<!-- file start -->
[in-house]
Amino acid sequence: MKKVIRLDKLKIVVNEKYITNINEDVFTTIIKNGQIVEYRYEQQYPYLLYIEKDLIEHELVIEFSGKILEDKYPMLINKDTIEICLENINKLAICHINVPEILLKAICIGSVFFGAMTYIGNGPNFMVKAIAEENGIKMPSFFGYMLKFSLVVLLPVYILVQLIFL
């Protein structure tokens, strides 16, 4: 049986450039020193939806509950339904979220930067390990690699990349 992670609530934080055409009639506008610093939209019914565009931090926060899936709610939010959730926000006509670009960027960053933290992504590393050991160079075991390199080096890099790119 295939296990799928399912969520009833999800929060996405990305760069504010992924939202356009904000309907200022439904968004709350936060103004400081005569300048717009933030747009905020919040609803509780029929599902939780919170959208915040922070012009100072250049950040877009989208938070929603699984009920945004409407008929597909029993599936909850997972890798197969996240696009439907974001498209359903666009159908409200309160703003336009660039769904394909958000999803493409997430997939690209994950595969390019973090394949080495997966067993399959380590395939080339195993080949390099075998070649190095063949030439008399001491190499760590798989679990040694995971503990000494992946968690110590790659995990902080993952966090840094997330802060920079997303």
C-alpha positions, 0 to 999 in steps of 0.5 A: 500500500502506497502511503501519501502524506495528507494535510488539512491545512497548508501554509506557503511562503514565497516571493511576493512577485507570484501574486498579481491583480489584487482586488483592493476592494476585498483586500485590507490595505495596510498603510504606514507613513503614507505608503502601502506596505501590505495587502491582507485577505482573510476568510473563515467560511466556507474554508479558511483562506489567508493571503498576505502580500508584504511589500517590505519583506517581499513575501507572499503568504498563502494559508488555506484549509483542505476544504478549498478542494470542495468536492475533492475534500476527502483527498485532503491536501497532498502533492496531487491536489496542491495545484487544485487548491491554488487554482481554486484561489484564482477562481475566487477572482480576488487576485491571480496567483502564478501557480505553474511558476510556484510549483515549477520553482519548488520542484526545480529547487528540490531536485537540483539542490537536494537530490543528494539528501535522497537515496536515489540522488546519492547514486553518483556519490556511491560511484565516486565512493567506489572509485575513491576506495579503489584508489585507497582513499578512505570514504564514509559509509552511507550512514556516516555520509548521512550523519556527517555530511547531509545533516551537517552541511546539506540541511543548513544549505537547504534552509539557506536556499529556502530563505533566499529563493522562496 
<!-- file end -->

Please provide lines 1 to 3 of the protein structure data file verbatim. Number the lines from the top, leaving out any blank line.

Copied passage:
[in-house]
Amino acid sequence: MKKVIRLDKLKIVVNEKYITNINEDVFTTIIKNGQIVEYRYEQQYPYLLYIEKDLIEHELVIEFSGKILEDKYPMLINKDTIEICLENINKLAICHINVPEILLKAICIGSVFFGAMTYIGNGPNFMVKAIAEENGIKMPSFFGYMLKFSLVVLLPVYILVQLIFL
């Protein structure tokens, strides 16, 4: 049986450039020193939806509950339904979220930067390990690699990349 992670609530934080055409009639506008610093939209019914565009931090926060899936709610939010959730926000006509670009960027960053933290992504590393050991160079075991390199080096890099790119 295939296990799928399912969520009833999800929060996405990305760069504010992924939202356009904000309907200022439904968004709350936060103004400081005569300048717009933030747009905020919040609803509780029929599902939780919170959208915040922070012009100072250049950040877009989208938070929603699984009920945004409407008929597909029993599936909850997972890798197969996240696009439907974001498209359903666009159908409200309160703003336009660039769904394909958000999803493409997430997939690209994950595969390019973090394949080495997966067993399959380590395939080339195993080949390099075998070649190095063949030439008399001491190499760590798989679990040694995971503990000494992946968690110590790659995990902080993952966090840094997330802060920079997303």